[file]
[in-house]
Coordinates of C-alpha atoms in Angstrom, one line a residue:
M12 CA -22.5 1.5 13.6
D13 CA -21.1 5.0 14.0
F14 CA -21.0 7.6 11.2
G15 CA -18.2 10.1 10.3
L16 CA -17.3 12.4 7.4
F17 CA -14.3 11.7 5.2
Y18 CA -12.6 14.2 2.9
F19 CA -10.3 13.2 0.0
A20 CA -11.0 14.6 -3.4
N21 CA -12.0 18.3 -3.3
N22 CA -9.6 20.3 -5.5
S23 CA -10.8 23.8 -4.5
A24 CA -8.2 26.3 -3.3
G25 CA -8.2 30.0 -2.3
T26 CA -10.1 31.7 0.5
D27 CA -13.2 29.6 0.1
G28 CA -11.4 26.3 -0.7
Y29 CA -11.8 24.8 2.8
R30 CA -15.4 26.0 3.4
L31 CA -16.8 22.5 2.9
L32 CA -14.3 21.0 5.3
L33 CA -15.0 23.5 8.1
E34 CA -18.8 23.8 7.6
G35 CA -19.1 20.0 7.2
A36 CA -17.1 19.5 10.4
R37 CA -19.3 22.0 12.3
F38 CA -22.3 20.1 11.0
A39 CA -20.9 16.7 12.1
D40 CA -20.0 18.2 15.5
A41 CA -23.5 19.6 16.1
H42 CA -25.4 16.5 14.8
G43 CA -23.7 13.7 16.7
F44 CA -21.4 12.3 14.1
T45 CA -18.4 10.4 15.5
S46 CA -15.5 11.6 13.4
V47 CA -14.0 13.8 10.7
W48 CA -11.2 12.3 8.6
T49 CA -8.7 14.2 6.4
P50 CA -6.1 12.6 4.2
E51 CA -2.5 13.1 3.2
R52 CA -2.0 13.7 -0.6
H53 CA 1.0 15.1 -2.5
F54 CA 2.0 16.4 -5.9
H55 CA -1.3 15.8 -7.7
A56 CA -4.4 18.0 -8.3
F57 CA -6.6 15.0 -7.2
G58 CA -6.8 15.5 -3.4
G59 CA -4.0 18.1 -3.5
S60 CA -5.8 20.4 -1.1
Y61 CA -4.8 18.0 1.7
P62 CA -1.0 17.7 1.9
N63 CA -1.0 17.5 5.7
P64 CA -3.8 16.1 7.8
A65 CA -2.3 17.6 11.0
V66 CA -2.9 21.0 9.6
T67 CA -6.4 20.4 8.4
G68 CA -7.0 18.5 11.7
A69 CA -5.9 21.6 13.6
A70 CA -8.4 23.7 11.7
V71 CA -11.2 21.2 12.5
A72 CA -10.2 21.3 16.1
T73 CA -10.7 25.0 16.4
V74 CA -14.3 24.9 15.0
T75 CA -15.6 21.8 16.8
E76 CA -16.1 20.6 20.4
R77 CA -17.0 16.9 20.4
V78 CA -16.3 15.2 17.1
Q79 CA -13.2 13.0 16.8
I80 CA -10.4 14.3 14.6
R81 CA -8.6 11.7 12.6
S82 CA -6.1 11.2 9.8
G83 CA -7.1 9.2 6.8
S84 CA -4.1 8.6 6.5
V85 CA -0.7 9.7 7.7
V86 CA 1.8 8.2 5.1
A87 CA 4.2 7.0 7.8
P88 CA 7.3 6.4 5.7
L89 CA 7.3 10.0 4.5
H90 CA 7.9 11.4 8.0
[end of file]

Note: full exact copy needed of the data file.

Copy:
[in-house]
Coordinates of C-alpha atoms in Angstrom, one line a residue:
M12 CA -22.5 1.5 13.6
D13 CA -21.1 5.0 14.0
F14 CA -21.0 7.6 11.2
G15 CA -18.2 10.1 10.3
L16 CA -17.3 12.4 7.4
F17 CA -14.3 11.7 5.2
Y18 CA -12.6 14.2 2.9
F19 CA -10.3 13.2 0.0
A20 CA -11.0 14.6 -3.4
N21 CA -12.0 18.3 -3.3
N22 CA -9.6 20.3 -5.5
S23 CA -10.8 23.8 -4.5
A24 CA -8.2 26.3 -3.3
G25 CA -8.2 30.0 -2.3
T26 CA -10.1 31.7 0.5
D27 CA -13.2 29.6 0.1
G28 CA -11.4 26.3 -0.7
Y29 CA -11.8 24.8 2.8
R30 CA -15.4 26.0 3.4
L31 CA -16.8 22.5 2.9
L32 CA -14.3 21.0 5.3
L33 CA -15.0 23.5 8.1
E34 CA -18.8 23.8 7.6
G35 CA -19.1 20.0 7.2
A36 CA -17.1 19.5 10.4
R37 CA -19.3 22.0 12.3
F38 CA -22.3 20.1 11.0
A39 CA -20.9 16.7 12.1
D40 CA -20.0 18.2 15.5
A41 CA -23.5 19.6 16.1
H42 CA -25.4 16.5 14.8
G43 CA -23.7 13.7 16.7
F44 CA -21.4 12.3 14.1
T45 CA -18.4 10.4 15.5
S46 CA -15.5 11.6 13.4
V47 CA -14.0 13.8 10.7
W48 CA -11.2 12.3 8.6
T49 CA -8.7 14.2 6.4
P50 CA -6.1 12.6 4.2
E51 CA -2.5 13.1 3.2
R52 CA -2.0 13.7 -0.6
H53 CA 1.0 15.1 -2.5
F54 CA 2.0 16.4 -5.9
H55 CA -1.3 15.8 -7.7
A56 CA -4.4 18.0 -8.3
F57 CA -6.6 15.0 -7.2
G58 CA -6.8 15.5 -3.4
G59 CA -4.0 18.1 -3.5
S60 CA -5.8 20.4 -1.1
Y61 CA -4.8 18.0 1.7
P62 CA -1.0 17.7 1.9
N63 CA -1.0 17.5 5.7
P64 CA -3.8 16.1 7.8
A65 CA -2.3 17.6 11.0
V66 CA -2.9 21.0 9.6
T67 CA -6.4 20.4 8.4
G68 CA -7.0 18.5 11.7
A69 CA -5.9 21.6 13.6
A70 CA -8.4 23.7 11.7
V71 CA -11.2 21.2 12.5
A72 CA -10.2 21.3 16.1
T73 CA -10.7 25.0 16.4
V74 CA -14.3 24.9 15.0
T75 CA -15.6 21.8 16.8
E76 CA -16.1 20.6 20.4
R77 CA -17.0 16.9 20.4
V78 CA -16.3 15.2 17.1
Q79 CA -13.2 13.0 16.8
I80 CA -10.4 14.3 14.6
R81 CA -8.6 11.7 12.6
S82 CA -6.1 11.2 9.8
G83 CA -7.1 9.2 6.8
S84 CA -4.1 8.6 6.5
V85 CA -0.7 9.7 7.7
V86 CA 1.8 8.2 5.1
A87 CA 4.2 7.0 7.8
P88 CA 7.3 6.4 5.7
L89 CA 7.3 10.0 4.5
H90 CA 7.9 11.4 8.0